By Shane Green
Diversity and embracing one another’s differences is already an important conversation and focus for many organizations, and it is only going to become more so in the coming years as Generation Z enters the workforce. This next generation will be the most diverse and inclusive generation of workers ever — completely comfortable and accepting of different viewpoints, orientations and backgrounds.
We are already seeing companies take steps towards being more inclusive and accepting of others, but it has to go well beyond the required annual training event. Companies must understand that they cannot train someone to be less biased. People are inherently biased as a result of cultural cues and messages received throughout their lifetime. These biases affect their interactions and decision-making. Diversity training programs are the “training de jour,” as a way to provide companies with a quick way to check the box on their diversity responsibilities. The reality is, the investments made in all training and programs to reduce bias in the workplace do not work because most people don’t see themselves as biased, and most organizations are not willing to do more. Let’s consider what else managers and companies can do.
Start at the top: The senior management team must take the lead in creating a collective mindset or culture that respects and embraces differences. Senior executives must stop excluding themselves from the diversity discussion (or training) by making diversity just about frontline employees. While bias from senior leadership may not be as blatant as the recent example from the founder of Papa John’s, all leaders must realize that their words and actions set the tone when it comes to culture. Senior managers can lead by example by being humble enough to admit that bias exists in everyone, including themselves. Once managers can identify and analyze their internal biases, then they can address them accordingly.
Enrich your hiring practices: Embracing differences is most easily shown in your hiring practices. Research confirms that a more diverse team leads to better results and, at the very least, better decision-making due to the variety of viewpoints being considered. Creating a more diverse workforce is a good thing. By recruiting from a variety of communities and socio-economic backgrounds, you open yourself up to a wider group of candidates and possibilities.
Today’s managers are more focused on technical skills and experience during the hiring process, than finding people who best fit their companies. Remember, you can teach most skills, but you cannot teach personality. Companies that do not adapt to attracting and selecting diverse employees will be at a significant disadvantage. In addition to casting a wider recruiting net, consider how your interview and selection process can evolve. Some ideas include using objective interview questions and scorecards, implementing a diverse panel of interviewers and including more minority applicants in your final pool of candidates.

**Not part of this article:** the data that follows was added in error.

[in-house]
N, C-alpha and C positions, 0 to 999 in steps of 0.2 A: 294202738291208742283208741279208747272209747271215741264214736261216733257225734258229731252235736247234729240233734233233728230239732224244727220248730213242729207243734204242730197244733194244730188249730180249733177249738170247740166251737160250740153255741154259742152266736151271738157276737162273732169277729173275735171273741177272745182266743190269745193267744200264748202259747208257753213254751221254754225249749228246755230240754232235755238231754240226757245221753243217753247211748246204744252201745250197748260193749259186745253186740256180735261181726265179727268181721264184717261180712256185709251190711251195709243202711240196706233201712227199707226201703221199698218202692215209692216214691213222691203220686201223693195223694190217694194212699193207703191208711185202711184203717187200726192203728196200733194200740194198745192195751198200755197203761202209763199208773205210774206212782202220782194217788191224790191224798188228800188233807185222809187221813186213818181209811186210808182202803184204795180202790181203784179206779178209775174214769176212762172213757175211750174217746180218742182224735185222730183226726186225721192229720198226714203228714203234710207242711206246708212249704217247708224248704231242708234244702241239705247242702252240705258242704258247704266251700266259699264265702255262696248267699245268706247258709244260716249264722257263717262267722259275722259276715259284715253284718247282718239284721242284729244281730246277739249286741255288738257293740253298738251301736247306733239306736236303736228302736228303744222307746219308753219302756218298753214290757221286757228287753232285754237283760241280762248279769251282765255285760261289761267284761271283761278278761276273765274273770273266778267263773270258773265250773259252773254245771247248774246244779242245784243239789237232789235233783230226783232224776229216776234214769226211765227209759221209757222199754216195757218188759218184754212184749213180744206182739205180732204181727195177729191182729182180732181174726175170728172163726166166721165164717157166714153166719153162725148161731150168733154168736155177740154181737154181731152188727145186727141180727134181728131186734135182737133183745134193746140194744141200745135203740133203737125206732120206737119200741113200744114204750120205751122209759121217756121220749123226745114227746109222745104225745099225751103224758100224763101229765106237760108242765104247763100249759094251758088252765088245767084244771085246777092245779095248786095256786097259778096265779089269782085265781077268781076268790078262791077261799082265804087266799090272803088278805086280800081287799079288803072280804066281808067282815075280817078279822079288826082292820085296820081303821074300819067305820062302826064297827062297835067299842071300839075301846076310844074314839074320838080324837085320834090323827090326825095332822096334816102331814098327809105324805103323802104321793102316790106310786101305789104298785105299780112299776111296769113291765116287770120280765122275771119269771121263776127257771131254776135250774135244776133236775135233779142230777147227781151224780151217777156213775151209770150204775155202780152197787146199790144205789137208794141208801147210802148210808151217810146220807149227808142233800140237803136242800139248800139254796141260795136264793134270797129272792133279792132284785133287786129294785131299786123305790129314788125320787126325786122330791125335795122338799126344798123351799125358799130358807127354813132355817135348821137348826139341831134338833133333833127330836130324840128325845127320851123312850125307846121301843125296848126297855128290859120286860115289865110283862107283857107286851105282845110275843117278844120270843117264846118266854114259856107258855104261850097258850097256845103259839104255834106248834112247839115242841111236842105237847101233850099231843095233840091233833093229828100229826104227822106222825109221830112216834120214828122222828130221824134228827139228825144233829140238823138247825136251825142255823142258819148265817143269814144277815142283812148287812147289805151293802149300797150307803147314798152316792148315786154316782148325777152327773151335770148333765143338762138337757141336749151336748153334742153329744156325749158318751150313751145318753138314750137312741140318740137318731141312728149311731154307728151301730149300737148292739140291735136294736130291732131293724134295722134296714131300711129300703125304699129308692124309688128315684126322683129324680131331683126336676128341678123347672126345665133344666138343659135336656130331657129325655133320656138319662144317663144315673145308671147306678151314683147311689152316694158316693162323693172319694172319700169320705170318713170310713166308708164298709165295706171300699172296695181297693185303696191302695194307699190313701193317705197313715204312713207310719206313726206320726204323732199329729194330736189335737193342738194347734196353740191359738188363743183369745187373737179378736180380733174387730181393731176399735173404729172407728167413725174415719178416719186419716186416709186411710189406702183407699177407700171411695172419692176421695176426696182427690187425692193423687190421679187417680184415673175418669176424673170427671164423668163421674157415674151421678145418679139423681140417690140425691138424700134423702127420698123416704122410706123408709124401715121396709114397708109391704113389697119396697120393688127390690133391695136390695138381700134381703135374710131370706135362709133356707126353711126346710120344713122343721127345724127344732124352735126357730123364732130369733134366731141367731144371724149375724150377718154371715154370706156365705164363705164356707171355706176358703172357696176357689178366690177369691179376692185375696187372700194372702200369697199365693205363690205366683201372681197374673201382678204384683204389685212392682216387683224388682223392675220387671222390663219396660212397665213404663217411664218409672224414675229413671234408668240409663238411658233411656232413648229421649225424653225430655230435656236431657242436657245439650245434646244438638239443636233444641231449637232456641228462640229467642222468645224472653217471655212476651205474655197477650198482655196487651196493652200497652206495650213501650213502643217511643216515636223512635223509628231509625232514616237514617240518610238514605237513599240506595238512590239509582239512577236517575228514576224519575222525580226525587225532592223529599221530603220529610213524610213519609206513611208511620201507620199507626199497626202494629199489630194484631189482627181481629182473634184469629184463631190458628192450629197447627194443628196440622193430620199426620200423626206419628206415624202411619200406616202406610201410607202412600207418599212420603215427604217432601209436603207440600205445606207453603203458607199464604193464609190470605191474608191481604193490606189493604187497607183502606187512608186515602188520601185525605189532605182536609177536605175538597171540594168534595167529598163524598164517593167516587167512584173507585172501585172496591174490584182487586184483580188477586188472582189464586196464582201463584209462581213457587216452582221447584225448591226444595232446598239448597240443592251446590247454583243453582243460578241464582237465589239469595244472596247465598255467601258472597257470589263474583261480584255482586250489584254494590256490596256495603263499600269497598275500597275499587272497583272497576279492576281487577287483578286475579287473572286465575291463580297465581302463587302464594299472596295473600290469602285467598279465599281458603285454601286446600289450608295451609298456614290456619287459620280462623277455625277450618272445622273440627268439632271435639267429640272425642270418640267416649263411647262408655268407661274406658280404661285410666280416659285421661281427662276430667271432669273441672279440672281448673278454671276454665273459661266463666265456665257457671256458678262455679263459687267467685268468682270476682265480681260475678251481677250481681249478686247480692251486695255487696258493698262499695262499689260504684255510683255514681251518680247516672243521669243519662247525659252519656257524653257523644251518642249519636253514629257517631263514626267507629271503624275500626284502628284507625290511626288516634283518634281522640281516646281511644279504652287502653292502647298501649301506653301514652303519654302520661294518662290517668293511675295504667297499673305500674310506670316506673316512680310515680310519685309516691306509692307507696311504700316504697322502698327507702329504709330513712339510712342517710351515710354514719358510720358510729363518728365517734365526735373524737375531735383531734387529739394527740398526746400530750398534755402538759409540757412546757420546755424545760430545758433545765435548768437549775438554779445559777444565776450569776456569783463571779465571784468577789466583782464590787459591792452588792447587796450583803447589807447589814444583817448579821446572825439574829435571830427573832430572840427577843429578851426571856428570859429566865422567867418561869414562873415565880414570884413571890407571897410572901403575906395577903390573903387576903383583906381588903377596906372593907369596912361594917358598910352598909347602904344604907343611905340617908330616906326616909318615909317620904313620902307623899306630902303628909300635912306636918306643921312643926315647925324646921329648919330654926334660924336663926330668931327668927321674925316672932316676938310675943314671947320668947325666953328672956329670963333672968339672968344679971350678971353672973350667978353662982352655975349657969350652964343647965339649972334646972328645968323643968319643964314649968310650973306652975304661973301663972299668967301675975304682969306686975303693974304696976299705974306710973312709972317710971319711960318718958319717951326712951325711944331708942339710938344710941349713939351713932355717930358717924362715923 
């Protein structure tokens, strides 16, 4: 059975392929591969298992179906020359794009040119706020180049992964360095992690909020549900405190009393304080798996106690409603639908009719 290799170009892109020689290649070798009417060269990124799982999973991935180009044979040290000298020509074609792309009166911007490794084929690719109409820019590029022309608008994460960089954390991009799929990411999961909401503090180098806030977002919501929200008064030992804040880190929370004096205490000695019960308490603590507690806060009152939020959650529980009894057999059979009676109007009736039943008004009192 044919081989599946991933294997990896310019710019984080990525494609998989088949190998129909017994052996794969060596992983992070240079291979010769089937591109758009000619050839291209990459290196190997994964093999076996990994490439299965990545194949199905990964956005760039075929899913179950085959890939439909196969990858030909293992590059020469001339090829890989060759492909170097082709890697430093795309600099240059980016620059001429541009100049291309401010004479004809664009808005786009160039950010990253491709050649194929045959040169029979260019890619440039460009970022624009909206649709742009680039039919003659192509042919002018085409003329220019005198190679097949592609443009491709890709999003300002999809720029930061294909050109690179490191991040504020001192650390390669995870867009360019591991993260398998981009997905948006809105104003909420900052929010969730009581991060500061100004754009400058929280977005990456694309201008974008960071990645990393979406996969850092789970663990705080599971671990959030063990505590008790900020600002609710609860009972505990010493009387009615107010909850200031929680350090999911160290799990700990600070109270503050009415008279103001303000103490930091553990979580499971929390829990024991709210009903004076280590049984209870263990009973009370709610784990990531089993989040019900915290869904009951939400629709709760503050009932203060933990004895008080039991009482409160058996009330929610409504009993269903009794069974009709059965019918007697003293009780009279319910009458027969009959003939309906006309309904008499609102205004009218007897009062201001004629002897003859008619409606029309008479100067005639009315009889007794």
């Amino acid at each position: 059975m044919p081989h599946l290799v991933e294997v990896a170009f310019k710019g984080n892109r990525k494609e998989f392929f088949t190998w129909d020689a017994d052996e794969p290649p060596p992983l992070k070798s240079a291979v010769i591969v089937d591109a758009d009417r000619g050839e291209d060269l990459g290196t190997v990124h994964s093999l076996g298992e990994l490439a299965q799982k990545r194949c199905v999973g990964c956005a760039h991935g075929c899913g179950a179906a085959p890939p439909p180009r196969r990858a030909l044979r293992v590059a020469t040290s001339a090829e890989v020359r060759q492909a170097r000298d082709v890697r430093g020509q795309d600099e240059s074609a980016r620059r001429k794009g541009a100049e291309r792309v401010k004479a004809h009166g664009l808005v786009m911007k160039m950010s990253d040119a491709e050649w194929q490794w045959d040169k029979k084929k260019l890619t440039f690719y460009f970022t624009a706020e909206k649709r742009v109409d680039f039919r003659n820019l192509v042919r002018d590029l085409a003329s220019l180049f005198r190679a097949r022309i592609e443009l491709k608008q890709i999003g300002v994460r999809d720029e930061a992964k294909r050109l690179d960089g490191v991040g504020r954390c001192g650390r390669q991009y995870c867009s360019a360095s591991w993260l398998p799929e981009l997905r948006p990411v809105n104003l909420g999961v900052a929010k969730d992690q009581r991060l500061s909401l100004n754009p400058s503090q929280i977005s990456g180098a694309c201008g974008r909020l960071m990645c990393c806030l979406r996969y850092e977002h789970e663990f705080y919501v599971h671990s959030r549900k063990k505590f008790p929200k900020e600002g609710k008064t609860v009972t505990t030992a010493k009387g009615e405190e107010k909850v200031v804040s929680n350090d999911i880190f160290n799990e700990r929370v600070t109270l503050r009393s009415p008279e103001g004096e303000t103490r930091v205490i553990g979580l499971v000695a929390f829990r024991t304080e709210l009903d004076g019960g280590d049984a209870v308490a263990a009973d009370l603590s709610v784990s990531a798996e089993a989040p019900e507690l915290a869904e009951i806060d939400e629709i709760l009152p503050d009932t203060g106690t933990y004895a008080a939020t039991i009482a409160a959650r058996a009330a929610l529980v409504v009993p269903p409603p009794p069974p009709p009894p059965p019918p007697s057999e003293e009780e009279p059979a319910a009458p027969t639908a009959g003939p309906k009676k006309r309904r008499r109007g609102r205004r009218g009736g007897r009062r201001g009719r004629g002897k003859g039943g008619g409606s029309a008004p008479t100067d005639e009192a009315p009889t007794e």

Host meaningful conversations: Instead of offering the required annual training event on diversity, get employees involved in making diversity a regular conversation topic. If you are going to hold a diversity training event, rather than delivering a lecture, focus the event on how to be more open-minded and considerate of others. By bringing employees and managers from different backgrounds, orientations, and races together to talk and listen to one another, you create the best possible opportunity for shifting perspectives and opening up minds.
Celebrate differences: Managers can have an immediate impact by celebrating the differences of their team members. When managers respect and recognize the different talents, perspectives, and ideas that their employees showcase each day, then an inclusive work environment becomes a reality. All employees want to be seen at their best. When managers spend time with their employees, recognizing their strengths and abilities even beyond the work they do each day, it makes a difference. Celebrating one another’s differences is a significant step in creating a work environment that accepts and supports diversity.
Thanks for taking the time to read my latest thoughts on workplace culture. Don’t forget to pick up a copy of my book, “Culture Hacker,” to learn more about how you can reprogram your employee experience. Let’s talk at firstname.lastname@example.org